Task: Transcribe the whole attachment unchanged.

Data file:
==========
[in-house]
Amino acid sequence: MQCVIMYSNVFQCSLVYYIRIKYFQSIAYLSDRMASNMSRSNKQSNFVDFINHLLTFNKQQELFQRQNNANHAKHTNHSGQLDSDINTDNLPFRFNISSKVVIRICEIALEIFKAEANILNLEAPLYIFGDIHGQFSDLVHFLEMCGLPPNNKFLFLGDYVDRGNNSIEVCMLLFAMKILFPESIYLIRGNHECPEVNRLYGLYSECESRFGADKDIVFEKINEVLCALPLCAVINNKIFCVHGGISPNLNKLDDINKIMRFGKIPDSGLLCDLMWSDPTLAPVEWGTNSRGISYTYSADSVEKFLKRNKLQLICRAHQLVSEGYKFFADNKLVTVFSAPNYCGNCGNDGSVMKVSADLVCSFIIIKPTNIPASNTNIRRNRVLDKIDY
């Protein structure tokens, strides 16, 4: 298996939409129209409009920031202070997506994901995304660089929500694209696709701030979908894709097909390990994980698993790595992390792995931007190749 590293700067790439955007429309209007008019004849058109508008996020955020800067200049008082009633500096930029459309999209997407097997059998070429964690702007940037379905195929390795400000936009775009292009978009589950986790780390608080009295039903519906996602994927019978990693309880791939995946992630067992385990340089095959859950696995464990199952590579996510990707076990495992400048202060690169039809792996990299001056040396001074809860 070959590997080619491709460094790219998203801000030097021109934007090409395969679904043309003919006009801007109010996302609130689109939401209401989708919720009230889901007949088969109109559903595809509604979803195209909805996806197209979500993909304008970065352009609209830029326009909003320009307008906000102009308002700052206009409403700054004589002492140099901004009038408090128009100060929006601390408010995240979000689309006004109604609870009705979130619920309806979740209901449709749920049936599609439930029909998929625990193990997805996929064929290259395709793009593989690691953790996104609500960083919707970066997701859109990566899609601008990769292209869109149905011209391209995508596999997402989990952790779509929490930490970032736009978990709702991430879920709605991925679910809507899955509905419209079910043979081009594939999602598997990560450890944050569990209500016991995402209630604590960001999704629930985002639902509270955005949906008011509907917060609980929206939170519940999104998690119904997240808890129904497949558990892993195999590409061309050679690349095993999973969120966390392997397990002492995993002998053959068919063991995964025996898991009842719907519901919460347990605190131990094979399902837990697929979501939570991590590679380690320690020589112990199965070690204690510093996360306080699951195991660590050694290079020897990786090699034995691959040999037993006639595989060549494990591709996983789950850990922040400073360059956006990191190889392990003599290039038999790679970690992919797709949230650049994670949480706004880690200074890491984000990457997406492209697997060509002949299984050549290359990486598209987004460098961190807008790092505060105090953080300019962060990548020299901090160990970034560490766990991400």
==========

[in-house]
Amino acid sequence: MQCVIMYSNVFQCSLVYYIRIKYFQSIAYLSDRMASNMSRSNKQSNFVDFINHLLTFNKQQELFQRQNNANHAKHTNHSGQLDSDINTDNLPFRFNISSKVVIRICEIALEIFKAEANILNLEAPLYIFGDIHGQFSDLVHFLEMCGLPPNNKFLFLGDYVDRGNNSIEVCMLLFAMKILFPESIYLIRGNHECPEVNRLYGLYSECESRFGADKDIVFEKINEVLCALPLCAVINNKIFCVHGGISPNLNKLDDINKIMRFGKIPDSGLLCDLMWSDPTLAPVEWGTNSRGISYTYSADSVEKFLKRNKLQLICRAHQLVSEGYKFFADNKLVTVFSAPNYCGNCGNDGSVMKVSADLVCSFIIIKPTNIPASNTNIRRNRVLDKIDY
């Protein structure tokens, strides 16, 4: 298996939409129209409009920031202070997506994901995304660089929500694209696709701030979908894709097909390990994980698993790595992390792995931007190749 590293700067790439955007429309209007008019004849058109508008996020955020800067200049008082009633500096930029459309999209997407097997059998070429964690702007940037379905195929390795400000936009775009292009978009589950986790780390608080009295039903519906996602994927019978990693309880791939995946992630067992385990340089095959859950696995464990199952590579996510990707076990495992400048202060690169039809792996990299001056040396001074809860 070959590997080619491709460094790219998203801000030097021109934007090409395969679904043309003919006009801007109010996302609130689109939401209401989708919720009230889901007949088969109109559903595809509604979803195209909805996806197209979500993909304008970065352009609209830029326009909003320009307008906000102009308002700052206009409403700054004589002492140099901004009038408090128009100060929006601390408010995240979000689309006004109604609870009705979130619920309806979740209901449709749920049936599609439930029909998929625990193990997805996929064929290259395709793009593989690691953790996104609500960083919707970066997701859109990566899609601008990769292209869109149905011209391209995508596999997402989990952790779509929490930490970032736009978990709702991430879920709605991925679910809507899955509905419209079910043979081009594939999602598997990560450890944050569990209500016991995402209630604590960001999704629930985002639902509270955005949906008011509907917060609980929206939170519940999104998690119904997240808890129904497949558990892993195999590409061309050679690349095993999973969120966390392997397990002492995993002998053959068919063991995964025996898991009842719907519901919460347990605190131990094979399902837990697929979501939570991590590679380690320690020589112990199965070690204690510093996360306080699951195991660590050694290079020897990786090699034995691959040999037993006639595989060549494990591709996983789950850990922040400073360059956006990191190889392990003599290039038999790679970690992919797709949230650049994670949480706004880690200074890491984000990457997406492209697997060509002949299984050549290359990486598209987004460098961190807008790092505060105090953080300019962060990548020299901090160990970034560490766990991400």